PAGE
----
What We Are Reading Today: The New Journalism, by Tom Wolfe

Updated 17 May 2018
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What We Are Reading Today: The New Journalism, by Tom Wolfe

  • Examining everything from the mind-bending effects of LSD to the optimism of the civil rights movement and the horrors of the Vietnam war, the book provides a unique snapshot of the period. 

On Monday, Tom Wolfe, the American novelist and journalist, died at the age of 88. 

Known for his flamboyant writing style and trademark white suits, Wolfe was one of the last survivors of a pioneering generation of reporters who transformed the landscape of US journalism in the 1960s and 1970s. 

Their work fused the literary techniques of fiction with the more traditional aspects of hard-edged reporting to provide vivid portraits of an era that promised to change the world. 

‘The New Journalism’, an anthology edited by Wolfe, features some of the finest examples of their writing. 

Examining everything from the mind-bending effects of LSD to the optimism of the civil rights movement and the horrors of the Vietnam war, the book provides a unique snapshot of the period. 

Writers included in ‘The New Journalism’ include Truman Capote, Hunter S. Thompson, Norman Mailer, Gay Talese and Joan Didion, as well as Wolfe himself. 

Although their work is often mimicked today, very few contemporary reporters posses the talent and panache of this golden generation.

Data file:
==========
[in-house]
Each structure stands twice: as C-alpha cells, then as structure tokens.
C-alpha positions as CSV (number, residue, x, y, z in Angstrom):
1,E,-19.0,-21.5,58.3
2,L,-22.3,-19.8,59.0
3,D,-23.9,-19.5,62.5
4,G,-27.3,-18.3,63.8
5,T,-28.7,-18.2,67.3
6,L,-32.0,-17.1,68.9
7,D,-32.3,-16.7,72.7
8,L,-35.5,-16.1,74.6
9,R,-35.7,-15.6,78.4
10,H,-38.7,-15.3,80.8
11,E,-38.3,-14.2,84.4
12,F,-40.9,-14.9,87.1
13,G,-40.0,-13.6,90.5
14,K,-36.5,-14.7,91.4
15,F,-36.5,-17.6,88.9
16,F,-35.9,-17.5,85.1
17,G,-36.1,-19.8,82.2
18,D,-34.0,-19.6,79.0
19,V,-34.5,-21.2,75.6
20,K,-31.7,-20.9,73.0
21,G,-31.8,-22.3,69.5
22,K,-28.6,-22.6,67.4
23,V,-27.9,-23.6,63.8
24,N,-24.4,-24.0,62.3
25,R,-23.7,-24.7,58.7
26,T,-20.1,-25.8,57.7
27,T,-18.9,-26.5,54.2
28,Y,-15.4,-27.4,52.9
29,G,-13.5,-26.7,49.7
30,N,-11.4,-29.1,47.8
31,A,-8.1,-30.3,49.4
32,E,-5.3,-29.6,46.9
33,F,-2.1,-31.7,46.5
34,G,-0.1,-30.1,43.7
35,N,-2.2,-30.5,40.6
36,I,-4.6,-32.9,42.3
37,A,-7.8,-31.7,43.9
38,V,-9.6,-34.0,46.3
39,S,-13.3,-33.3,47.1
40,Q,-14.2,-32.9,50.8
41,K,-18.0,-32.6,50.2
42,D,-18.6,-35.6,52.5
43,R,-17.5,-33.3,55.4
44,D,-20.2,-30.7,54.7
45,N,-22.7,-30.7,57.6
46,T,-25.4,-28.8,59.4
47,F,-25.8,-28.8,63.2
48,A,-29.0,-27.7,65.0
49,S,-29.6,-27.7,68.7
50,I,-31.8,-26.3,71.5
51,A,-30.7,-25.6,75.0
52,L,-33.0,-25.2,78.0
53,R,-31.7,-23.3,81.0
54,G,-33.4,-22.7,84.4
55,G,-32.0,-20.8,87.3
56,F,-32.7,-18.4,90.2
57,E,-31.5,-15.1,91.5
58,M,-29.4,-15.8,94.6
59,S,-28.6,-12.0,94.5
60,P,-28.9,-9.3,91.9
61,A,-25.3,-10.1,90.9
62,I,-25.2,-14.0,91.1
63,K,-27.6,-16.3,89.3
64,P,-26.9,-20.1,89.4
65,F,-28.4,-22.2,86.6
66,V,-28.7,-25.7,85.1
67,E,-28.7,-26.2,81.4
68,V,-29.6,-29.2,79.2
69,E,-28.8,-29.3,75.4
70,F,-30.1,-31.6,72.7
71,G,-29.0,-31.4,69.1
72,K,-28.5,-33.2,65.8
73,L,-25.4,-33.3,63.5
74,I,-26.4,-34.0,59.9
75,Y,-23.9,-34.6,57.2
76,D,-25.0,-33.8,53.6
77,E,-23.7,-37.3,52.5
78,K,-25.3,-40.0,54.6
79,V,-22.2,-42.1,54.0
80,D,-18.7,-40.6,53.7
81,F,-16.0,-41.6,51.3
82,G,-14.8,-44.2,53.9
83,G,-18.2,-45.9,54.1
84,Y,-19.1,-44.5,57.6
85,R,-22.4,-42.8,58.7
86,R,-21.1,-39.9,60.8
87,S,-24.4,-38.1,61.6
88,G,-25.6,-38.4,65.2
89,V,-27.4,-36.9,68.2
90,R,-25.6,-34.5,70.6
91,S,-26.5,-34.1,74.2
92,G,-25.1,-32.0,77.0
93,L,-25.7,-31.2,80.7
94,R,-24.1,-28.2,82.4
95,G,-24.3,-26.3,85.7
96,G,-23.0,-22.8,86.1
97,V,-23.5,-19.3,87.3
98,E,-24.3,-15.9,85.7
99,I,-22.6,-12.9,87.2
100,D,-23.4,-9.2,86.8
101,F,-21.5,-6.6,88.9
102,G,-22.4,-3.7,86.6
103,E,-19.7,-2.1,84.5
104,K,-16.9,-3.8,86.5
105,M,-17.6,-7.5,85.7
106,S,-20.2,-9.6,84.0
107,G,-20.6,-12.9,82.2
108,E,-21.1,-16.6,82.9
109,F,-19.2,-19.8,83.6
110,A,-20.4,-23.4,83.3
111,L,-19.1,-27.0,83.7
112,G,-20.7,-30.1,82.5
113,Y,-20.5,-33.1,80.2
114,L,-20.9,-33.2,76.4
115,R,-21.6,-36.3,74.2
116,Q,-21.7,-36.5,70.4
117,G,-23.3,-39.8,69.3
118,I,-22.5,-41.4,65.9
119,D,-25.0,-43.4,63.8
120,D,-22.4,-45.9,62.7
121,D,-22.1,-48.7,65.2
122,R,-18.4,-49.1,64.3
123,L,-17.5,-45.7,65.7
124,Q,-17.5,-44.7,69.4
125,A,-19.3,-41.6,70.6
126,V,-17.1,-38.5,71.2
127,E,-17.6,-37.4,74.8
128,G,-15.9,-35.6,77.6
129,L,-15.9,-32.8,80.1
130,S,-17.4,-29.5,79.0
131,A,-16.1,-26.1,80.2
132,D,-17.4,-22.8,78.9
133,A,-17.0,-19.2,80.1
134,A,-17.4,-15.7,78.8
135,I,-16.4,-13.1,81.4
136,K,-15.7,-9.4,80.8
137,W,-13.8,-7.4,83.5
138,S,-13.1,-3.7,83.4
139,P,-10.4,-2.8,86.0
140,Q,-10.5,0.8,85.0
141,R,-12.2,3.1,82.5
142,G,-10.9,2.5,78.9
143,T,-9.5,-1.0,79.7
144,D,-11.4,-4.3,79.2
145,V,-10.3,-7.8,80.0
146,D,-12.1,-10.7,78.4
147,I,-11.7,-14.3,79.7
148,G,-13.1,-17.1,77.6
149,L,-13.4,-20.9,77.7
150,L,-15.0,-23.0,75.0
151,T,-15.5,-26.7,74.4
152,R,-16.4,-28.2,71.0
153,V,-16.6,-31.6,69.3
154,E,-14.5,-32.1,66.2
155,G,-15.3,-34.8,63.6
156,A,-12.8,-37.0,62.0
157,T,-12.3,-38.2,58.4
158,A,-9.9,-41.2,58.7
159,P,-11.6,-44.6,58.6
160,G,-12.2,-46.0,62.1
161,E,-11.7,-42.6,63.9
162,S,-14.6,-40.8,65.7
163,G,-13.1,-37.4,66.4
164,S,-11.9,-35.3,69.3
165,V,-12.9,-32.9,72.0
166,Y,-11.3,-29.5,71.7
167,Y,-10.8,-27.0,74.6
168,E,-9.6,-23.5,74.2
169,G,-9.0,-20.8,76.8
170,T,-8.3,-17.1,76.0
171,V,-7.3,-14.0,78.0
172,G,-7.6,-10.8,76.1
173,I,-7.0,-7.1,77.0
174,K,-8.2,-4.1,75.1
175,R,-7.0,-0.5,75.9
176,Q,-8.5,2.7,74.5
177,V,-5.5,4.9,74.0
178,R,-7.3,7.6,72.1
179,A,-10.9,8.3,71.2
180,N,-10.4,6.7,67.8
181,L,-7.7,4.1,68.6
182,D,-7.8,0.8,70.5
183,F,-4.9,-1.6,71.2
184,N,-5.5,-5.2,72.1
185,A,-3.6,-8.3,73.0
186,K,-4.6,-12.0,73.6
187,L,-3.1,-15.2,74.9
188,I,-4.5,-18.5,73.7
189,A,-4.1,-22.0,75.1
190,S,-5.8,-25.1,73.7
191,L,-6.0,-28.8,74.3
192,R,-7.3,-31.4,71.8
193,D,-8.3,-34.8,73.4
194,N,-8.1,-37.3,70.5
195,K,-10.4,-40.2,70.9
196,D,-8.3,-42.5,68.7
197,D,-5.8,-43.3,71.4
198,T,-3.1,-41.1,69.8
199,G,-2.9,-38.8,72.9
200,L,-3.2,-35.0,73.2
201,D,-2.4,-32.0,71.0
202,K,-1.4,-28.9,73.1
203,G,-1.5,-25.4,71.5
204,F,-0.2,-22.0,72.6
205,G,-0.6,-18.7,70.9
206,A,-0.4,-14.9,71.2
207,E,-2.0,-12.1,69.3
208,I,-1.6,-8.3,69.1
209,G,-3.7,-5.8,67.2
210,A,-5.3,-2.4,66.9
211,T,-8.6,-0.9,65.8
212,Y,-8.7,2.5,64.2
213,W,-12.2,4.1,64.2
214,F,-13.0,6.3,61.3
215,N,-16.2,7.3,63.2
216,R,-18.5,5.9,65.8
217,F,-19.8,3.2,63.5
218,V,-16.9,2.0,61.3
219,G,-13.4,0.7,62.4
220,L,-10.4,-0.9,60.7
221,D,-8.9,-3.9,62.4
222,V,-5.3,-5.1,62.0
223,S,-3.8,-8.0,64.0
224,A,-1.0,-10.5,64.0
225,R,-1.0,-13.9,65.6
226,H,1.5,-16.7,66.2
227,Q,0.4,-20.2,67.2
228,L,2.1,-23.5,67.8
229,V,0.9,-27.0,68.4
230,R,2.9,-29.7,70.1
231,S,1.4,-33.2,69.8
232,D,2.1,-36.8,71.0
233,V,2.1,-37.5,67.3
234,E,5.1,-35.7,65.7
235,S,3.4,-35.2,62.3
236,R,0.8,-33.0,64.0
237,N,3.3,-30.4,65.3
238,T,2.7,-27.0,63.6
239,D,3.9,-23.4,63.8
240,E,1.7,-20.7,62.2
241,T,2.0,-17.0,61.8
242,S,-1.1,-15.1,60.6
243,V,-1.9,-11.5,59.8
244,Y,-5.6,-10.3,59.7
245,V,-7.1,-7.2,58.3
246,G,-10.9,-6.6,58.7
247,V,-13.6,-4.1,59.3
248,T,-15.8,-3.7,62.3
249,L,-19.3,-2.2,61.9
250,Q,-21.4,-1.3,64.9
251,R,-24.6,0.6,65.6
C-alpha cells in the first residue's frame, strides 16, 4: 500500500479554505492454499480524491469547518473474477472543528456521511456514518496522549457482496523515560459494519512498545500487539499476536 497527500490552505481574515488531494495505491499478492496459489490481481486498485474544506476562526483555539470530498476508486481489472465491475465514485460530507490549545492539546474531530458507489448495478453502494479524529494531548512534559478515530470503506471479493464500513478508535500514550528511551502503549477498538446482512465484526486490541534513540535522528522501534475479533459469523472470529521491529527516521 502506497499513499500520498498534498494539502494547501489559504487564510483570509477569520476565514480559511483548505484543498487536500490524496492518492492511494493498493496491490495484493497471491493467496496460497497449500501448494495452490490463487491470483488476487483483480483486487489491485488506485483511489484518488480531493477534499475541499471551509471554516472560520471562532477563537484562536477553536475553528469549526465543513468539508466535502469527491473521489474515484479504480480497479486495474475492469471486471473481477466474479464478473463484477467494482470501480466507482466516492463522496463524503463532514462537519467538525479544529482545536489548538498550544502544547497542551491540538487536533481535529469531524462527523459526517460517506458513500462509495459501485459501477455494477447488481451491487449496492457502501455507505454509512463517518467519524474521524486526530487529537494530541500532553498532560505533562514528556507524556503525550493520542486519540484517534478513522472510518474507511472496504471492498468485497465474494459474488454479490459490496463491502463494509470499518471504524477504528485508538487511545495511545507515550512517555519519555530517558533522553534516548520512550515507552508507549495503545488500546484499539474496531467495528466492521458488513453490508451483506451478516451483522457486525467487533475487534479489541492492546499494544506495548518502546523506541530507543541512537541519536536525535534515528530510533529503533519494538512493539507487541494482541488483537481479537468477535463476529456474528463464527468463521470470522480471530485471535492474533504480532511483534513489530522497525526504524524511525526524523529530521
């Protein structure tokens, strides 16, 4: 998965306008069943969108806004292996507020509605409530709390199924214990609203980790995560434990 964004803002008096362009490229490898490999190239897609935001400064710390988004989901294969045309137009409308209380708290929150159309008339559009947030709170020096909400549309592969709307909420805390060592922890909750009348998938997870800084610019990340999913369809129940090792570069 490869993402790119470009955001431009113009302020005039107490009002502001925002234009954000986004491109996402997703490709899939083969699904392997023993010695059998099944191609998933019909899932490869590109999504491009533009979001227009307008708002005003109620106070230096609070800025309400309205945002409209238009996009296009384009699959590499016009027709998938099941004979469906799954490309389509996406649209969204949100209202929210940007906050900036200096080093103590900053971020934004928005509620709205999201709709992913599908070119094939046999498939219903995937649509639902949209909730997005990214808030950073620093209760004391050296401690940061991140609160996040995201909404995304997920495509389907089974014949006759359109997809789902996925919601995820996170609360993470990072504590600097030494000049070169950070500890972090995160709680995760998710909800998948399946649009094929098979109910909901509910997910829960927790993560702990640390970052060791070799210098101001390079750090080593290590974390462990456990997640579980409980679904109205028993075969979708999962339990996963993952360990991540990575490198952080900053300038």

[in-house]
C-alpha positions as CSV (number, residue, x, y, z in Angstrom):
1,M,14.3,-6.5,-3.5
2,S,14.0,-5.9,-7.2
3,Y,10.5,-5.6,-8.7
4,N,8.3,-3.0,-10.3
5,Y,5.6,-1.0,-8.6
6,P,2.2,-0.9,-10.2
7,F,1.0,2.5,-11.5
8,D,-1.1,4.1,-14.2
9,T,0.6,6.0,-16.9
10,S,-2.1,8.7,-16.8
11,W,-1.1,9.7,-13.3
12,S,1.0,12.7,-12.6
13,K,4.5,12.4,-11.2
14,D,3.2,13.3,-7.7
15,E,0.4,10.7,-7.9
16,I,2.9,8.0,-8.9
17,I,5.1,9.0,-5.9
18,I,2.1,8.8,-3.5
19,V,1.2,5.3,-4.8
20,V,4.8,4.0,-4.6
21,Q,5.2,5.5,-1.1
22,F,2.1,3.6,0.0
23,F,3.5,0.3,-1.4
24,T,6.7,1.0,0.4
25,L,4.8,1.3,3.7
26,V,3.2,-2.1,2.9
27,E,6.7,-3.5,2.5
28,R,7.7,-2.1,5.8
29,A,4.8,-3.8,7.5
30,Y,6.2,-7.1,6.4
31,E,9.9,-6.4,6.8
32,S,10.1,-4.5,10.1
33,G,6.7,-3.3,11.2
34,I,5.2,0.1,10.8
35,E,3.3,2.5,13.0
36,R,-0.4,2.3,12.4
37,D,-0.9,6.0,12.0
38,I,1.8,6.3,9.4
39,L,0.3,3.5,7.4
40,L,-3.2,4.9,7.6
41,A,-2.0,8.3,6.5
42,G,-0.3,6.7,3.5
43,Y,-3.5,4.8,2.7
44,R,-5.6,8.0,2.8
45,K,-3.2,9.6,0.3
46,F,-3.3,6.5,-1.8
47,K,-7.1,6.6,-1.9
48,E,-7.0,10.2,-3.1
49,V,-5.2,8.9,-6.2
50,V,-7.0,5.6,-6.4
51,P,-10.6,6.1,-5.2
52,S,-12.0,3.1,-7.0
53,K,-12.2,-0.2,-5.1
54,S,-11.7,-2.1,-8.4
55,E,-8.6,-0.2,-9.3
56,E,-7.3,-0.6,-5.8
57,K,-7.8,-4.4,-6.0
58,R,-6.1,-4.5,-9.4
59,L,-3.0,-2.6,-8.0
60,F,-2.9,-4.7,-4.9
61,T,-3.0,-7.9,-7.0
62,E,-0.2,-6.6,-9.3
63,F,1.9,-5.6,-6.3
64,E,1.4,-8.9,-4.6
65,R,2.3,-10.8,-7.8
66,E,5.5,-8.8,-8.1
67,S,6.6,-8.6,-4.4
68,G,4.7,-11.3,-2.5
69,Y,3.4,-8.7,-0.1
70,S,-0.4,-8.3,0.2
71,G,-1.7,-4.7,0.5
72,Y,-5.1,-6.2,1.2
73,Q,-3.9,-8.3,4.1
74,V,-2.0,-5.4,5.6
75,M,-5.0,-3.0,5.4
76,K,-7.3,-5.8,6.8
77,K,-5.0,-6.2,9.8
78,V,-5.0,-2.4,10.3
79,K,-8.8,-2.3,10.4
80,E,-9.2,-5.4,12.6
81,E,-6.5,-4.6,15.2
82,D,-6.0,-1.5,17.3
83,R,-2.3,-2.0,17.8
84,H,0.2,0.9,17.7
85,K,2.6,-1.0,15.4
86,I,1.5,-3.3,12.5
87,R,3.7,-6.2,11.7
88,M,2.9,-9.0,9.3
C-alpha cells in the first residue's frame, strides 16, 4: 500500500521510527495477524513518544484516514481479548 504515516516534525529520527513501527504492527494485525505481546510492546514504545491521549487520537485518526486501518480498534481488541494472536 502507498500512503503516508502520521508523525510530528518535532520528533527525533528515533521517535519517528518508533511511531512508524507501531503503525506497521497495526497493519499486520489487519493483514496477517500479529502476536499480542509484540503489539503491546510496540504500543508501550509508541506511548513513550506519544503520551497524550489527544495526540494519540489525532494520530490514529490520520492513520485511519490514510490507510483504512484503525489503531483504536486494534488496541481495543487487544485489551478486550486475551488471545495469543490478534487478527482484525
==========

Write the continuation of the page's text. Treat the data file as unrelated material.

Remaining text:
What We Are Reading Today: The Discrete Charm of the Machine by Ken Steiglitz

Updated 17 January 2019
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What We Are Reading Today: The Discrete Charm of the Machine by Ken Steiglitz

A few short decades ago, we were informed by the smooth signals of analog television and radio; we communicated using our analog telephones; and we even computed with analog computers.

Today our world is digital, built with zeros and ones.

Why did this revolution occur? The Discrete Charm of the Machine explains, in an engaging and accessible manner, the varied physical and logical reasons behind this radical transformation, says a review on the Princeton University Press website.

The spark of individual genius shines through this story of innovation: The stored program of Jacquard’s loom; Charles Babbage’s logical branching; Alan Turing’s brilliant abstraction of the discrete machine; Harry Nyquist’s foundation for digital signal processing; Claude Shannon’s breakthrough insights into the meaning of information and bandwidth; and Richard Feynman’s prescient proposals for nanotechnology and quantum computing. Ken Steiglitz follows the progression of these ideas in the building of our digital world.